Eric Schmidt, Google’s executive chairman and chief political hobnobber, recently led a delegation to Cuba to promote “open” Internet access in the repressive communist state. With only about 20 percent of Cubans able to access the Internet, Havana could use the encouragement, but Google is a less-than-ideal ambassador for Internet freedom. Schmidt may talk a good game abroad, but at home, he’s been a willing and active partner in crime for a government that is pursuing unprecedented Internet regulation.
Cuba is the very picture of a state that actively and aggressively regulates the Internet. The Castro regime forbids free Internet access, limiting web service to government facilities, foreign-owned businesses, and tourist hotels. The minority of Cubans who are able to connect to the web are limited to state-controlled websites that scrub away any information from the outside world. Havana's web restrictions have been resoundingly effective in maintaining control of the media, suppressing dissent, and limiting the Cuban people's ability to organize.
The motives behind Cuba's Internet regulation are clearly more sinister than those behind American proposals to limit web freedom, but the island stands as an example of what can happen when progressive, paternalistic Internet policies are taken to the extreme. If Google were truly concerned with promoting global Internet freedom, it wouldn't be trying to limit that freedom in the country that has led the digital revolution.
Google has been one of the Obama administration's most prominent and powerful corporate allies in its ongoing attempts to impose network neutrality on America. The ultimate goal of net neutrality is to govern the internet as a public utility and restrict the ability of Internet service providers to offer different speed and bandwidth packages to different customers. This would mark the end of over 20 years of Internet growth largely unimpeded by the government, and present the dawn of a new era of federal regulation of the web. In effect, these policies aim to impose a tightly-governed regime that would seriously limit innovation and entrepreneurship, treating the internet no differently than stagnant public utilities, like landline telephone service.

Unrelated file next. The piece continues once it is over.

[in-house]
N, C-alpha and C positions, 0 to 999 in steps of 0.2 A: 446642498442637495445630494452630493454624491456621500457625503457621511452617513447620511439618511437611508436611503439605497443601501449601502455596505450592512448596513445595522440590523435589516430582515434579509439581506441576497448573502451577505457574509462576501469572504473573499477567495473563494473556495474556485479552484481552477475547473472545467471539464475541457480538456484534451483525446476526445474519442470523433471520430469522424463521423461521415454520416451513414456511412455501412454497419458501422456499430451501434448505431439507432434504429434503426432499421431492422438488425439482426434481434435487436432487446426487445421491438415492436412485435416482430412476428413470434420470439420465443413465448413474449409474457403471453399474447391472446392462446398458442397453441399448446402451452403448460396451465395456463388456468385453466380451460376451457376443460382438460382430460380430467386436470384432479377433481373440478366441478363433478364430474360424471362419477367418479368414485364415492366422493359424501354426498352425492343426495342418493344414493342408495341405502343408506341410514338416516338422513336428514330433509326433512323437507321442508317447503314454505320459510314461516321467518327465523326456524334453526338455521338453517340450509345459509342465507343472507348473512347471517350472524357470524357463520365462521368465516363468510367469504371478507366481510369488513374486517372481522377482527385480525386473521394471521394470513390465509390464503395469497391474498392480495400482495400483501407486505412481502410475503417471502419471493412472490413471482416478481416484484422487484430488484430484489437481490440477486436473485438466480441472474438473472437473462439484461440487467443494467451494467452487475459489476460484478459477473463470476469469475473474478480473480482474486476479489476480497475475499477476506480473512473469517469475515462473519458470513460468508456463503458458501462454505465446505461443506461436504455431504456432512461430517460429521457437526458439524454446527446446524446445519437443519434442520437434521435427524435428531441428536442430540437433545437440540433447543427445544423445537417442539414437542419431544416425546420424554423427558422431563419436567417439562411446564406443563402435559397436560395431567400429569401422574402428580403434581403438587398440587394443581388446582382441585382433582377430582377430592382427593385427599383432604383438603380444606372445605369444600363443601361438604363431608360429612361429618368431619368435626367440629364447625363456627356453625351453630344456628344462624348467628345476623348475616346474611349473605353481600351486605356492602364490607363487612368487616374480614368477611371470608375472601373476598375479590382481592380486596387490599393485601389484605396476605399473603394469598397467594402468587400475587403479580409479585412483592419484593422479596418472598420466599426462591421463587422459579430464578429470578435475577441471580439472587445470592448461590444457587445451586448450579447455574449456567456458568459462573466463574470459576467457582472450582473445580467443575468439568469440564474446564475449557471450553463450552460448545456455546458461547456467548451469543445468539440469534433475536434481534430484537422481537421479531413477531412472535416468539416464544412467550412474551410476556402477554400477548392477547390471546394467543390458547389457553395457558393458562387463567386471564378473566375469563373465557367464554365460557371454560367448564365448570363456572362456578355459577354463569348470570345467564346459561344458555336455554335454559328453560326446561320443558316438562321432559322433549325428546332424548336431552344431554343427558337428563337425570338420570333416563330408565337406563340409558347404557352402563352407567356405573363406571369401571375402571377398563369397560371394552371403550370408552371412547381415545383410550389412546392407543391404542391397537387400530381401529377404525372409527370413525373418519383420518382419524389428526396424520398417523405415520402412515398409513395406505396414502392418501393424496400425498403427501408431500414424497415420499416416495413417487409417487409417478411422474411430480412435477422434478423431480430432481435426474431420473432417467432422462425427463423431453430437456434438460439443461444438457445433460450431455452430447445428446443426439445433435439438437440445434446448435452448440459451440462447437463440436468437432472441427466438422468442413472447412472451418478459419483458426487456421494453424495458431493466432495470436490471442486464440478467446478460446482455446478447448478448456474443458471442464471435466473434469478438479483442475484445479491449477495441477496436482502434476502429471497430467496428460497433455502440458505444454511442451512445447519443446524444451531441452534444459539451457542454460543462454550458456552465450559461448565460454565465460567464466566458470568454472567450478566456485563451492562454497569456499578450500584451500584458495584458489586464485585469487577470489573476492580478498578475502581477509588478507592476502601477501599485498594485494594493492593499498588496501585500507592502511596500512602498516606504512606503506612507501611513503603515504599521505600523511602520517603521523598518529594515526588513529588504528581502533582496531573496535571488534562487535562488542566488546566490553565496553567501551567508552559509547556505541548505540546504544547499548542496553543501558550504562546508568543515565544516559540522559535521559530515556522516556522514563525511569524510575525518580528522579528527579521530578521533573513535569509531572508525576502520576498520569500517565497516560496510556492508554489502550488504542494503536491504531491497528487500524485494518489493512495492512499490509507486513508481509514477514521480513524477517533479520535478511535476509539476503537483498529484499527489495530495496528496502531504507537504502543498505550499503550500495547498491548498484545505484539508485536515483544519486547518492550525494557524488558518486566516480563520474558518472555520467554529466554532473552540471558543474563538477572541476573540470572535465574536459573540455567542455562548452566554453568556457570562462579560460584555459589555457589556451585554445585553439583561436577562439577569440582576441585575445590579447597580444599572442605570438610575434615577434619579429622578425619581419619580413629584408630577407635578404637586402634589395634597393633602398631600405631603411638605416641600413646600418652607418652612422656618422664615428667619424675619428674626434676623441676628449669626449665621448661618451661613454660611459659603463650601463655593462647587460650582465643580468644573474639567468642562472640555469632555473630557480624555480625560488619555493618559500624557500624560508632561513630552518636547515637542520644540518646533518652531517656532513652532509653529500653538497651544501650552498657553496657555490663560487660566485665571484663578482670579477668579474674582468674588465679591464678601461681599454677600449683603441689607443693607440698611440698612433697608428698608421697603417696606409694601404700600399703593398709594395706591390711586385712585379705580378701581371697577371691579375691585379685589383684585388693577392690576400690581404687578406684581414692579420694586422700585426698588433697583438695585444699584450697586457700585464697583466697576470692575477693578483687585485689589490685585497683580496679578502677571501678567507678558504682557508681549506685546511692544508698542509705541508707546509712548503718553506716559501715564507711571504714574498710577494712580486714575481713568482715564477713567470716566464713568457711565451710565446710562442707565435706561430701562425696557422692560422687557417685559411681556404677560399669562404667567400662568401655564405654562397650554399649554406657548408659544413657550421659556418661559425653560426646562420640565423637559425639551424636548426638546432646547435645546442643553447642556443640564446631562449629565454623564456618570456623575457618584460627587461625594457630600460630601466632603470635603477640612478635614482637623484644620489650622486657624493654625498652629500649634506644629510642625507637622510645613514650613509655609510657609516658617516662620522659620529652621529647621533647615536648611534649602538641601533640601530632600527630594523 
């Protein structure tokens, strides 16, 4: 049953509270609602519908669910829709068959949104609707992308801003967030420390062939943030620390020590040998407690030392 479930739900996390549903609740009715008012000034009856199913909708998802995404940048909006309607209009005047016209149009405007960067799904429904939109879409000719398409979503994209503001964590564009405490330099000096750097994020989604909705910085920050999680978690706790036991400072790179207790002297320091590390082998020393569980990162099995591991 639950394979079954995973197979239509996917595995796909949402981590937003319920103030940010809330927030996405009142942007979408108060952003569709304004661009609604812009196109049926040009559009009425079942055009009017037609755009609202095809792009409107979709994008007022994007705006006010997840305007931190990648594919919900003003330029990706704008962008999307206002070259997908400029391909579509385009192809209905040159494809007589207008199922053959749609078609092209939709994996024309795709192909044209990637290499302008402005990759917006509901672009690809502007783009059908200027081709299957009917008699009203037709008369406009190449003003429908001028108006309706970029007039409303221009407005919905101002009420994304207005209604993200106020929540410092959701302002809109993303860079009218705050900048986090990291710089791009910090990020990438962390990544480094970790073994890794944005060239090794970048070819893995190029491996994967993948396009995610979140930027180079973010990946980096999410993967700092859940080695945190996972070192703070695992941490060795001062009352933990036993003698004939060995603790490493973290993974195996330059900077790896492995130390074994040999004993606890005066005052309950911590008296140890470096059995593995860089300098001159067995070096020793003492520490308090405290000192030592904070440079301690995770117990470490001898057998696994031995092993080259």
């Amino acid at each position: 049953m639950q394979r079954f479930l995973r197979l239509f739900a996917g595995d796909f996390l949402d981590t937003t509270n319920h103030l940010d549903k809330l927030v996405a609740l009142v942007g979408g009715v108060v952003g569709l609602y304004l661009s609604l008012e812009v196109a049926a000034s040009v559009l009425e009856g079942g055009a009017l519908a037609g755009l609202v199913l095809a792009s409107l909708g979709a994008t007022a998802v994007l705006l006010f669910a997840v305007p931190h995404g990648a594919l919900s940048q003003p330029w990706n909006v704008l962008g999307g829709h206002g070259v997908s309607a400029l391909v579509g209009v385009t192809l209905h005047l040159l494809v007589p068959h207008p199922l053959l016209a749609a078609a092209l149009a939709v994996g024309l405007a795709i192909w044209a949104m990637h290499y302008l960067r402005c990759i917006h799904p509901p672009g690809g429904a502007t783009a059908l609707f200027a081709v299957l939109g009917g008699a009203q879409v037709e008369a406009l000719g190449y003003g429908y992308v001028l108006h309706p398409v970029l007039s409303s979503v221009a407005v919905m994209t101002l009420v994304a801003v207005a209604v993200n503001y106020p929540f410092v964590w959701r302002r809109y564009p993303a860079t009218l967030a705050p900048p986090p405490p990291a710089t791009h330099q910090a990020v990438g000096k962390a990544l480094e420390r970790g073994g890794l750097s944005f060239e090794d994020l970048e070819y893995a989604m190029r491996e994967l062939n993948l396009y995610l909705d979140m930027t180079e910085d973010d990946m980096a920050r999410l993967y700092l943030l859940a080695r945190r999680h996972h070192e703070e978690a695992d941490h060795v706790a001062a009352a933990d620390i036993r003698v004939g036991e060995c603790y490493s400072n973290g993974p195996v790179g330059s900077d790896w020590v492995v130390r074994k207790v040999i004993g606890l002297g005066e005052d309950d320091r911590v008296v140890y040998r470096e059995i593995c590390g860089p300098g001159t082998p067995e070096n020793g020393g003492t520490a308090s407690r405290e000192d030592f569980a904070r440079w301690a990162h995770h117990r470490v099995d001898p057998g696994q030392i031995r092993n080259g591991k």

If achieved in its full form, net neutrality regulations would slow Internet speeds across the board by creating federally regulated tiers of service. This rigidity of this system could make life more difficult for startups, and protect established corporations from competition. And few corporations would stand to benefit from net neutrality more than Google, which would be locked into its position atop the market by laws limiting its competitors' ability to access bandwidth.
Google is also uniquely positioned to influence the Obama White House's Internet policy agenda, as the corporation's brass were among the president's most essential campaign donors, providing him with specialized prototype voter outreach software not available to the public. Schmidt, as the president's informal technology adviser, has been perhaps Obama's closest confidante in the corporate world, and several other high-ranking Google officials have left Mountain View for White House jobs that put them in position to shape Internet policy.
Laudable as Google's global agenda for Internet freedom may be, its priorities shift dramatically at the border, and whatever altruism the corporation feels toward the Cuban people is lost domestically. Google appears to be actively calling in the favors that the White House owes it, and has no qualms about forcing restrictive policies on the masses to solidify control of the web.